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Sepsis Stole Our Baby

Our daughter at 5 weeks old, who never left the hospital, contracted sepsis. A sepsis (which we were told is similar to Meningitis) swamped her tiny premature body.

Rewind 5 weeks.

Due to contracting HELLP syndrome in pregnancy, I was minutes from seizing so the the decision was made to have an emergency c-section at 26+6 weeks.
We had been told she had great odds of survival, 80% actually; even more so because she was a girl.
She was expected to be on a ventilator for at least 10 days.
Less than 24 hours later she no longer needed the ventilator, she switched to the Cpap machine. This, we were told she’d be on for a few weeks too. The next day she came off that too, switched to a Vaportherm machine, which gently gives oxygen, to ensure her lungs wouldn’t stick together.
She surprised everyone.

A Little Diva

She sailed through everything she was meant to.
Feisty little diva – knew exactly what she wanted; including pulling up to 8 feeding tubes out a day.
We even had a discharge date, a date to make plans as a family if five.
Five days before she died, she was out for a cuddle, we loved our cuddles, all her requirements would settle her, she’d be so relaxed. This particular day she had an apnoea whilst on me. She was whisked back into her incubator, feet were rubbed she came around.
We were told that babies often forget to breathe, and she was at that point due for another transfusion.
It was scary.
We visited again I mentioned she had slight odema in her arms, we were told this was normal, not to worry.

Cuddles

I was able to have a cuddle, only this time I was terrified of hurting her.
She was in need of some relaxation, time to recover from her transfusion. Premature babies need lots of rest, even after nappy changes and feeds.
3 days before she died we visited with a milk run, where we discovered she’d had a test – an eye test, we’d only heard about it through other parents on the ward, we didn’t know she’d be having one too.

They don’t like parents being present due to how invasive and distressing it is for the babies (although in hindsight, maybe a cuddle would help the distress), can often make babies unwell.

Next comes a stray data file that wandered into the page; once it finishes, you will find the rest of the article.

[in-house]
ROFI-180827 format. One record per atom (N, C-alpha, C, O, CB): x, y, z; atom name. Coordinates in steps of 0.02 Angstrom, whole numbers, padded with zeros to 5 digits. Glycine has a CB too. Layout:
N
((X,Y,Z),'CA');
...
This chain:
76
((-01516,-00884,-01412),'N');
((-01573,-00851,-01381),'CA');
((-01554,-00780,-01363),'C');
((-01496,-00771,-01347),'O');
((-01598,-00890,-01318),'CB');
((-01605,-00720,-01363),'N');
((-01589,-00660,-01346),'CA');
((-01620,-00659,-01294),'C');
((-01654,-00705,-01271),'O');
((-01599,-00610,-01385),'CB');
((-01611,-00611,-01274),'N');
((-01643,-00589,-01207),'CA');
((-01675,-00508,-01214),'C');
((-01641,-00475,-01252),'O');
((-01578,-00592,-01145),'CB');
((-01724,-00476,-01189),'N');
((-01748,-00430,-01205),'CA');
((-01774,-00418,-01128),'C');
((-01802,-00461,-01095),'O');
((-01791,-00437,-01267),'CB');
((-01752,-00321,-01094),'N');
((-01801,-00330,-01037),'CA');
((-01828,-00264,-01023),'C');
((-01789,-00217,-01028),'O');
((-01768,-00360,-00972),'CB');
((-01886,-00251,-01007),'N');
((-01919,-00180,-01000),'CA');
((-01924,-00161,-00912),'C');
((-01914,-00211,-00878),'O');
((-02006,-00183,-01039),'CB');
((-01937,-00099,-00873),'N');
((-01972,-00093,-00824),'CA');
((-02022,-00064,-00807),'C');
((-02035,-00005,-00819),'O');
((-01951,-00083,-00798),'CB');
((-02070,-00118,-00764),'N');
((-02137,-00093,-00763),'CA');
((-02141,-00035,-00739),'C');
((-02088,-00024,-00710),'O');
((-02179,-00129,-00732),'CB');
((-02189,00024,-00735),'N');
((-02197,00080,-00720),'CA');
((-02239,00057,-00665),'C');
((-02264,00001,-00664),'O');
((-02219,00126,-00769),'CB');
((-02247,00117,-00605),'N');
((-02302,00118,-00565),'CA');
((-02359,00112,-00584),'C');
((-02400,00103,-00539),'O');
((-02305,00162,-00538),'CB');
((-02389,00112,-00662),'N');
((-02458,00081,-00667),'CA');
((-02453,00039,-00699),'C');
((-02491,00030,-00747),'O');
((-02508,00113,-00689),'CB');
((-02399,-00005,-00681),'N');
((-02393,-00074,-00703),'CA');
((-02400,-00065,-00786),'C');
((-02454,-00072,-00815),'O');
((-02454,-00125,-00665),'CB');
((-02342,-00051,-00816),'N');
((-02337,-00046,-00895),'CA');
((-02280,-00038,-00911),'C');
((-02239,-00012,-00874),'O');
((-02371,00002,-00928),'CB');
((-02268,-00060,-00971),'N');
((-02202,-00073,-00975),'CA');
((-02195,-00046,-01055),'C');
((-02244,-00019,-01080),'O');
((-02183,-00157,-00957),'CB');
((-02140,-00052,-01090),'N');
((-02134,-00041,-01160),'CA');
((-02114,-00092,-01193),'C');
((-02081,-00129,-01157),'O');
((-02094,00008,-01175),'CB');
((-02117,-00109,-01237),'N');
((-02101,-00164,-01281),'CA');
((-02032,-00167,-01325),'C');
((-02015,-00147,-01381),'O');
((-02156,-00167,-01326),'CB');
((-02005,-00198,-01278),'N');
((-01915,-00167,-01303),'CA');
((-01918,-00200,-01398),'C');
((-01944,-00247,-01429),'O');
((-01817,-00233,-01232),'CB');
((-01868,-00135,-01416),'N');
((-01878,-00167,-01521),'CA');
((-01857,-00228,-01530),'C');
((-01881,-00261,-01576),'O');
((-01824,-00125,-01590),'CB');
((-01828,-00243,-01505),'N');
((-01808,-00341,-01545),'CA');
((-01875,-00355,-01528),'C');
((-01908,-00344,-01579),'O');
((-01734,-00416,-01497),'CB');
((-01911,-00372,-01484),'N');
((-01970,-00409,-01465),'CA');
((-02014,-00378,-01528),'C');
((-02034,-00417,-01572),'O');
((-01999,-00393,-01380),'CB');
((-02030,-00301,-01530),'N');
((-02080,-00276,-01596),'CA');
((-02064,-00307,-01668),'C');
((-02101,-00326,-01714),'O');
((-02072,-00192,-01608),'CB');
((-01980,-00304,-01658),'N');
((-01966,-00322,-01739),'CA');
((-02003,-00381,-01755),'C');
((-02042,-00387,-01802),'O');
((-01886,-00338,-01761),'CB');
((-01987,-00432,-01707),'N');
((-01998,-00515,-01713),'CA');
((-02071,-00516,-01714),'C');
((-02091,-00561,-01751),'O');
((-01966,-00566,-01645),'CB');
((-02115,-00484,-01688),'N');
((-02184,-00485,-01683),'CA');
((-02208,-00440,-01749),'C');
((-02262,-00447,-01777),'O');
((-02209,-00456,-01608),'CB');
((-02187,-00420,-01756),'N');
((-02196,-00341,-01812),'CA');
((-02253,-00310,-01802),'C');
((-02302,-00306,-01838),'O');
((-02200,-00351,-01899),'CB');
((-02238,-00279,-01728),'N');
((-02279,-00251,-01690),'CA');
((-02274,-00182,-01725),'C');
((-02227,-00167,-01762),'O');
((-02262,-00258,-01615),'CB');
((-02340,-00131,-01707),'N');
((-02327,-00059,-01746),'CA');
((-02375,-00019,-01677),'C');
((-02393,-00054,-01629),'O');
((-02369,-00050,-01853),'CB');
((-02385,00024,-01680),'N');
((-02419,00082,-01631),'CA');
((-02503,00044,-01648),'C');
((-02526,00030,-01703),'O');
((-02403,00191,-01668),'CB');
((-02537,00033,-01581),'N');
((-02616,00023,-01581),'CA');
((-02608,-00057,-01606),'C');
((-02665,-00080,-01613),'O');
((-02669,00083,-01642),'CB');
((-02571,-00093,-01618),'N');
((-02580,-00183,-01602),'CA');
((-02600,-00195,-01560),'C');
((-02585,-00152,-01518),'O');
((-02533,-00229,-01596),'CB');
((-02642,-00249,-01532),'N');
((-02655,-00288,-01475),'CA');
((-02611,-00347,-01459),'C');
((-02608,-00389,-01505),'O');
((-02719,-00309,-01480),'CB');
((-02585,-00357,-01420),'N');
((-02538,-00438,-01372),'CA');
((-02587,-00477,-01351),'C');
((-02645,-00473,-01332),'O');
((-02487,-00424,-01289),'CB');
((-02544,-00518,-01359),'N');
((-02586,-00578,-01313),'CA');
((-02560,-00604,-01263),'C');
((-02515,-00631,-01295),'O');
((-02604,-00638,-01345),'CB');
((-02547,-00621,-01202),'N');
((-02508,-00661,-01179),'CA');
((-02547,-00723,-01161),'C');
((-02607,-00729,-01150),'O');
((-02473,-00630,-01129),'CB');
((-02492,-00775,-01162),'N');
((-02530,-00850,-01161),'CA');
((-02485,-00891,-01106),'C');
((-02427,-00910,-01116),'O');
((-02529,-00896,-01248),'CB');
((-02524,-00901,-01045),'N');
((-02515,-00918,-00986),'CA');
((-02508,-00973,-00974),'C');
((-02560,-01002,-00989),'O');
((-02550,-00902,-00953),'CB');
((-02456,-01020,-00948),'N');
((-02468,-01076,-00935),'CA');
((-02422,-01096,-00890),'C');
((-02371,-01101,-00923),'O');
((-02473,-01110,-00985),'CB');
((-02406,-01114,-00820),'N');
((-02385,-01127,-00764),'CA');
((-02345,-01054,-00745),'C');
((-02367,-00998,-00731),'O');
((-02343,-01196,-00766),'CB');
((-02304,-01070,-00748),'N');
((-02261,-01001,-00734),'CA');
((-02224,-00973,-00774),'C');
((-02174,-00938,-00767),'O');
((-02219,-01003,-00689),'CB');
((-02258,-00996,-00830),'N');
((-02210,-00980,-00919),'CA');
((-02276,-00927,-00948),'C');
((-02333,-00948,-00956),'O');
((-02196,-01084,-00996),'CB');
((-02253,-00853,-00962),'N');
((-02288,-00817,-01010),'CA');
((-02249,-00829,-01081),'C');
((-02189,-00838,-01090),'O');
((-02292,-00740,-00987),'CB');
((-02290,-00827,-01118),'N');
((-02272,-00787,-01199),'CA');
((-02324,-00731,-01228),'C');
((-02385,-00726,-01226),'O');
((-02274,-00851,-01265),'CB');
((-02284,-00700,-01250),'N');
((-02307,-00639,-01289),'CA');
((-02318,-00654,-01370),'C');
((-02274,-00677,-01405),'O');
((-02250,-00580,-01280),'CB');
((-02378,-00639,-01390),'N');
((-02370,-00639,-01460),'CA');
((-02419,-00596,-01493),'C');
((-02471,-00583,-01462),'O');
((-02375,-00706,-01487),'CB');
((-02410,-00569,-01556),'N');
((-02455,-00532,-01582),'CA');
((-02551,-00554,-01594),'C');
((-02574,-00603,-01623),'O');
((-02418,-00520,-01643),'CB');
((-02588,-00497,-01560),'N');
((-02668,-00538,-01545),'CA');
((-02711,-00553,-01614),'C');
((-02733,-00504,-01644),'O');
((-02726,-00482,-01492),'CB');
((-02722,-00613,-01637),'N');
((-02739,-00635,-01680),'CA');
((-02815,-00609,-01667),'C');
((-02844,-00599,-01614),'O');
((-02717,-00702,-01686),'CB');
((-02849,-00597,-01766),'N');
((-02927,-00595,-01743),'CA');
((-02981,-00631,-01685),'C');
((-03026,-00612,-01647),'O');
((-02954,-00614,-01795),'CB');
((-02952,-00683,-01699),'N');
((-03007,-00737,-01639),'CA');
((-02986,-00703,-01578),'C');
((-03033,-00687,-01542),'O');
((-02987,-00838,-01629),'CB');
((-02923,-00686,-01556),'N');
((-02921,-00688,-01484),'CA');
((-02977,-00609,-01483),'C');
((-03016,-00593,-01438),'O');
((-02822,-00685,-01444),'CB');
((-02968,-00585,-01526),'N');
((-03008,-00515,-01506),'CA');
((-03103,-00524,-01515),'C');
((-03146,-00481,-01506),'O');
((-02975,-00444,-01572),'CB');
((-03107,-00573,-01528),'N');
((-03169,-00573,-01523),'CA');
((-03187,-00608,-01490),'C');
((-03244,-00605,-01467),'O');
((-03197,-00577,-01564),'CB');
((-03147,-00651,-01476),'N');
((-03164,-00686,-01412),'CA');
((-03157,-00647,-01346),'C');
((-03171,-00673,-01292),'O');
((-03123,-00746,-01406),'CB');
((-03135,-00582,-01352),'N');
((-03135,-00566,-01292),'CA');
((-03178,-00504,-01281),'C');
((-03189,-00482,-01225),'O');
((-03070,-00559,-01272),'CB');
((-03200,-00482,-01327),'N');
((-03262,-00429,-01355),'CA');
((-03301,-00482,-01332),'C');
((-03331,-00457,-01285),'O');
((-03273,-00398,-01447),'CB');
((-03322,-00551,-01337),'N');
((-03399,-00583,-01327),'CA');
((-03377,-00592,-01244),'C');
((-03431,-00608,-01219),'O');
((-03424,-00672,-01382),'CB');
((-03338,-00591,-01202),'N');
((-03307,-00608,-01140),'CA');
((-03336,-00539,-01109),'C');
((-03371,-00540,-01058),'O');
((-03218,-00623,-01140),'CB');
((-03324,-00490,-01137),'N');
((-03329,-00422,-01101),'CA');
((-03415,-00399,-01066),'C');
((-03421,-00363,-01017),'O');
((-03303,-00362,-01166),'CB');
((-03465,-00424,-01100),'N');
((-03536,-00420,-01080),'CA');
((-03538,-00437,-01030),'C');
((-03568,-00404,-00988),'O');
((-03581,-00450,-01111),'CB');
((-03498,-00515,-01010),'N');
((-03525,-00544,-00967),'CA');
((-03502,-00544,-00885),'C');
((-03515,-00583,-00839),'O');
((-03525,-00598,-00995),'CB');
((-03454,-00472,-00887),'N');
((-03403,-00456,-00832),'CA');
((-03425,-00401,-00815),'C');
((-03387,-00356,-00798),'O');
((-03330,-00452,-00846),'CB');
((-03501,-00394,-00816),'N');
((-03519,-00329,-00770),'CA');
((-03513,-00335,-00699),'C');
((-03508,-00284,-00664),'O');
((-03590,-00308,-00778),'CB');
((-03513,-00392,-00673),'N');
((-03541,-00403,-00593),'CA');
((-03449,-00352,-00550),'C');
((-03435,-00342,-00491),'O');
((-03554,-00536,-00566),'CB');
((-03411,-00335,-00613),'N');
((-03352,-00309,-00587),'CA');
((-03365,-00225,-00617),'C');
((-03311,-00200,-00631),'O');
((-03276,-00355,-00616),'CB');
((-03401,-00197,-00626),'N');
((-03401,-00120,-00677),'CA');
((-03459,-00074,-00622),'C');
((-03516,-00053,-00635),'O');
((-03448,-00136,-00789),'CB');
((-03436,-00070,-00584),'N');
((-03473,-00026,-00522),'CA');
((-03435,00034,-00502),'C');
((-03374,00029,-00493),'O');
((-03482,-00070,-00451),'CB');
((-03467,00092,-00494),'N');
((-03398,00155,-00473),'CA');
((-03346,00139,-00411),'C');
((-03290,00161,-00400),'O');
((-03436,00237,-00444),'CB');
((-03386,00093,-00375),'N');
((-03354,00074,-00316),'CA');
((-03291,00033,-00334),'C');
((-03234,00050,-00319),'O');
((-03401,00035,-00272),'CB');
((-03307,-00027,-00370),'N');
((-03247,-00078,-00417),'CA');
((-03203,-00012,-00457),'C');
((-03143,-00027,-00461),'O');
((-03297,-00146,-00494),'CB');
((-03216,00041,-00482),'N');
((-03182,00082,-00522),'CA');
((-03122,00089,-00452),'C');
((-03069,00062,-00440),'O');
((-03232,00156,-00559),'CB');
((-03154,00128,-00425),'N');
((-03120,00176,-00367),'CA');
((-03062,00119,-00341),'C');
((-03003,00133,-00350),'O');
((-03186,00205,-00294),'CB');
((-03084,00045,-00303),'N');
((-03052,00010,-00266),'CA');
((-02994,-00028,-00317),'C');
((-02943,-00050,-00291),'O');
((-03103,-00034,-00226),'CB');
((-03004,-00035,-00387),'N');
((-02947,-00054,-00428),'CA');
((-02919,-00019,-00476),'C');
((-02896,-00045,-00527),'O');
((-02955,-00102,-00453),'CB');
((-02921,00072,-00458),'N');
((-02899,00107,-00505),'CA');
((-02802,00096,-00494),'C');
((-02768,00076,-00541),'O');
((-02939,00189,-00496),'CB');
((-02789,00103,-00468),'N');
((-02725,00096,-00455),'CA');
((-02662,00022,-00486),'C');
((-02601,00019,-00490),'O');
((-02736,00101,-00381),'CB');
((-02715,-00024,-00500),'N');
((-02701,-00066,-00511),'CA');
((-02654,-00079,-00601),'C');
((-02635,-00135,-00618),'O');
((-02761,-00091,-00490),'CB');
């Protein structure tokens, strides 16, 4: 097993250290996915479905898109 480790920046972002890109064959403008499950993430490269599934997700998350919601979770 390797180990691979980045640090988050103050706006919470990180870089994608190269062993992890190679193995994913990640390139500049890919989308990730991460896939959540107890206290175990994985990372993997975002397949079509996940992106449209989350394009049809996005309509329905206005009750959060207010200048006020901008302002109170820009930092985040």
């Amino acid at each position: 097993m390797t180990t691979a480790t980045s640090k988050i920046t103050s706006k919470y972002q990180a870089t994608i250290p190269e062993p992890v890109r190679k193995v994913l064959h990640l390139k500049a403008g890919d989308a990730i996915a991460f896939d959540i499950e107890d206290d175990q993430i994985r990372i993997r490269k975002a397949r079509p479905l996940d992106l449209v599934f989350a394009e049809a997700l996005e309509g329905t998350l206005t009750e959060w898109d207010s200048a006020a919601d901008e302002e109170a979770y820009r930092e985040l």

I only saw her in the incubator on that visit, she had really found it distressing she really needed rest. Her oxygen requirements were raised.
The following day she was still recovering, but she was able to have a feed. We were hoping for a better day. Her final full day, we visited, her O2 was still raised but she seemed to have perked right up. I was allowed a cuddle her brother saw her out of the incubator for the first time.
We left the hospital that day on a high, with plans for the next day for have a girlie day. My eldest daughter was going to get her first cuddle.

Everything Changed

Less than 24 hours later Melody was gone.
No girlie day, no warm cuddles.
She died.
Over night, the night in which we’d had a wonderful day with her, she was changing.
The O2 requirements increased, in turn she needed a ventilator to breathe for her.
Her heart was restarted 5 times.
Antibiotics sooner could have changed our outcome, something none of us will ever know.
With her CRP level at 110. The sepsis taking hold of her, there was nothing more that the doctors could do.
When we walked into the unit, with only a hint of what was to come (we thought she’d had either another apnoea or was going to be transferred), only to be told our five week old miniature Princess wasn’t going to survive.
We had to say goodbye.

Sepsis

It wasn’t something we were greatly aware of; that Sepsis and Meningitis could happen in a place where your child has never left.
We were surprised when we were told this. We knew that there was another baby poorly with suspected Meningitis on the ward, but we never knew just how common it is in the NICU.
Of course knowledge probably wouldn’t have helped her; we’re not doctors. But awareness that it can happen.
However you never get over the shock of having your seemingly healthy baby die.

NICU Parents

Never be afraid to mention changes. Although the nurses see them every day, as parents we’re the ones who learn every single inch of our babies, their bodies.

Ask questions. If you don’t understand then ask again, explain that you didn’t quite understand.